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Sanctions against Russia damage Western business

By Lucas Leiroz | August 26, 2022

The West itself appears to be the party most harmed by the sanctions it has chosen to impose against Russia. As well known, the US, UK and EU are facing a wave of inflation with all-time highs. And in the same sense, the business world is collapsing in Western countries. The business losses with the end of participation of some Western companies in the Russian market are extremely significant and are causing serious problems for the economy of many countries, with losses accumulating exorbitant amounts.

It is estimated that American, European, British, and Japanese companies have already lost more than 70 billion dollars since February. The losses are a consequence of the packages of sanctions imposed by Western countries on Moscow in response to the start of the special military operation in Ukraine. Many corporations withdrew from Russia or had their activities frozen, losing insertion in the powerful market of consumption, work and raw materials offered by Russia.

As expected, the most affected sector is the energy one, whose losses are estimated at almost 55 billion dollars, generating a series of problems for Western societies. Relations between Russia and Western Europe in the energy sector have always been a central strategic point in the international economic balance and now seem more threatened than ever. However, other sectors are also in similar situations. 

Agricultural commodity, food and tobacco markets achieved losses of almost 8 billion dollars. In the same sense, in the technology and IT sector, 5 billion dollars of losses have already been accumulated. And there is also the vital banking sector, whose side effects of anti-Russian financial coercive measures have already led to a loss of 3,7 billion dollars – most of this amount belonging to Société Générale, the only banking group to have left Russia completely so far.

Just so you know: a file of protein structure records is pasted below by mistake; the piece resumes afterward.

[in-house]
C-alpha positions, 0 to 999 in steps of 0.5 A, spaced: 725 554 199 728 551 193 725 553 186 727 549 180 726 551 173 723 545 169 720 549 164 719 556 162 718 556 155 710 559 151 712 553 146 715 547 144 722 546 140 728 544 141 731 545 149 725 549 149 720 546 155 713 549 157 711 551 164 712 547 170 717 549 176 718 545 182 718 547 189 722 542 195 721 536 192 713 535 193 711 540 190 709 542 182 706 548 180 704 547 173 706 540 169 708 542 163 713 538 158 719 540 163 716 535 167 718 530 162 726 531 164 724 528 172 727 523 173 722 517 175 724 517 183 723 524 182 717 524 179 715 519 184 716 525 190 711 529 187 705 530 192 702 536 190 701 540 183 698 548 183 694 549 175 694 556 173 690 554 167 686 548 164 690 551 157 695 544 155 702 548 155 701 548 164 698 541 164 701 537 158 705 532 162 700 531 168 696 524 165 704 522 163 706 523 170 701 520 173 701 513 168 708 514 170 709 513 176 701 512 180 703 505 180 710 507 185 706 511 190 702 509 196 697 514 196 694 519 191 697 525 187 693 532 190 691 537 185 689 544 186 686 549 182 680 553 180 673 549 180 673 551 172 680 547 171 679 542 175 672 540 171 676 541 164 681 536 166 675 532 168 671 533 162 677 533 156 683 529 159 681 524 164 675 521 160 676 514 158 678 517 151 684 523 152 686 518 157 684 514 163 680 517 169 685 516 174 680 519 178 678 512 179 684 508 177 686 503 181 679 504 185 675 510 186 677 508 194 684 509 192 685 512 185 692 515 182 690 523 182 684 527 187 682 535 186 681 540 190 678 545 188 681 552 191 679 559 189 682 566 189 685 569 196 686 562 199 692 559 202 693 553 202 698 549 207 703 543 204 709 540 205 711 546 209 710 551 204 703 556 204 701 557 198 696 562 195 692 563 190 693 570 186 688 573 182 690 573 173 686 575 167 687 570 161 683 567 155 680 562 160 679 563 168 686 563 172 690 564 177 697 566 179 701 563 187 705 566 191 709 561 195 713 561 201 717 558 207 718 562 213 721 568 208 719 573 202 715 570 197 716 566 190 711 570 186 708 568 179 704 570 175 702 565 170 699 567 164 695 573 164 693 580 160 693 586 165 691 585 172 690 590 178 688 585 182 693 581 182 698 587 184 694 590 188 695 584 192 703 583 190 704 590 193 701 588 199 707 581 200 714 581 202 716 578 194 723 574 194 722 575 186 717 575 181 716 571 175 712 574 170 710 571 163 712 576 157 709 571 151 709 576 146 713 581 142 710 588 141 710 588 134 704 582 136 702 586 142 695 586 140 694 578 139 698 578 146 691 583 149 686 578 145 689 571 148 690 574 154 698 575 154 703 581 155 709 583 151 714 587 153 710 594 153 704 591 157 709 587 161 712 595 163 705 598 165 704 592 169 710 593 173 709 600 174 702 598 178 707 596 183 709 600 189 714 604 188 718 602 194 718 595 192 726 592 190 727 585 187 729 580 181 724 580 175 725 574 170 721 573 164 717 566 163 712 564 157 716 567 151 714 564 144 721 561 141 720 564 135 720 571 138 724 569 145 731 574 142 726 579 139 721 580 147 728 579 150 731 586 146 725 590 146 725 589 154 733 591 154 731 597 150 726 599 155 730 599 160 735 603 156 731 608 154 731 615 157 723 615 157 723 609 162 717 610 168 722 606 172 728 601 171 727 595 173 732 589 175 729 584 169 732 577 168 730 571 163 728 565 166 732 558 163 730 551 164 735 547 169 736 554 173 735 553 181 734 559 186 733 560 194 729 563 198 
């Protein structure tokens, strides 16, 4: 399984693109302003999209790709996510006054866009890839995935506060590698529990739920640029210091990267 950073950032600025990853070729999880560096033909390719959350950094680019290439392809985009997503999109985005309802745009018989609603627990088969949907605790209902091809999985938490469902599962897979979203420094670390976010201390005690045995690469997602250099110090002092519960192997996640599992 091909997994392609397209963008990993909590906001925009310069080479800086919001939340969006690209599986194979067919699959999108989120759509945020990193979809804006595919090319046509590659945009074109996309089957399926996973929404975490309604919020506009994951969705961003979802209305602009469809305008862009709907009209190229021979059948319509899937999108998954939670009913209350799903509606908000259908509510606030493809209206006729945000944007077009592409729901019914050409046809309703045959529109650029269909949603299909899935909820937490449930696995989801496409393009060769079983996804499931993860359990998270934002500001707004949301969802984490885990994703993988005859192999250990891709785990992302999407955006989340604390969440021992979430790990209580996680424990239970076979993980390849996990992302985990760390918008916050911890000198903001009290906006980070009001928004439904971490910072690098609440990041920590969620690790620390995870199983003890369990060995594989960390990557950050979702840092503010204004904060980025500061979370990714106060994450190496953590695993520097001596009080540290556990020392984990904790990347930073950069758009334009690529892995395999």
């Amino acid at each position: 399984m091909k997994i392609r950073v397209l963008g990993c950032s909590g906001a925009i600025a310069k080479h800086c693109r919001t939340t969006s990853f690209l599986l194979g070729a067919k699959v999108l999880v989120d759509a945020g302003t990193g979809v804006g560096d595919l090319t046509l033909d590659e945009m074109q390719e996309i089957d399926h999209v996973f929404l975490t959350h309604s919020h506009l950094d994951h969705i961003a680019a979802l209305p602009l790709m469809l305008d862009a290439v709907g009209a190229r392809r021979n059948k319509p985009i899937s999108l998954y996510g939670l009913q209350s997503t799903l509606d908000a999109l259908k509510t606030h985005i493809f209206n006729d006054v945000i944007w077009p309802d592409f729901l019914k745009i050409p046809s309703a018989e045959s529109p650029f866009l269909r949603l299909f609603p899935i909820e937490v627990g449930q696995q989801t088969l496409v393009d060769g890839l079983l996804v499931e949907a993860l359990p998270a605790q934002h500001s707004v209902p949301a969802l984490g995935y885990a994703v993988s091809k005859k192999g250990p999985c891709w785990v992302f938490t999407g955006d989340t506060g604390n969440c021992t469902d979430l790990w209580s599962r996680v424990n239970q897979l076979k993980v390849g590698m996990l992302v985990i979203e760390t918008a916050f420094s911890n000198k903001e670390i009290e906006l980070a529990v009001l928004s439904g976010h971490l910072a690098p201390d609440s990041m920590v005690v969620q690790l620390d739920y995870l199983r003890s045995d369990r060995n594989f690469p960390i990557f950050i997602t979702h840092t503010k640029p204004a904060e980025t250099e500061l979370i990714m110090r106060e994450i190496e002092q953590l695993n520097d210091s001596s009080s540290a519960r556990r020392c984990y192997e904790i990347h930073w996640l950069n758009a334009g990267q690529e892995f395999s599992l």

With regard specifically to the energy sector, the European and British companies most affected were BP, Linde, Uniper and Total Energies, whose billions of dollars in assets were harmed as a result of the suspension of the Nord Stream 2 gas pipeline and other Russian-European projects of cooperation. The process of disintegration of the Russian and European energy markets will not be so easily completed, as it is necessary to reverse a scenario of decades of cooperation, which will undoubtedly take time. 

For example, BP, which announced its unconditional withdrawal from the Russian market in February, still remains one of Rosneft’s main partners, owning 19.75% of its shares. However, the process of disintegration has progressively advanced. BP itself revealed a loss of more than 25 billion dollars due to the freezing of its activities in Russia, pointing to a scenario that indicates a path towards the end of the cooperation in the near future.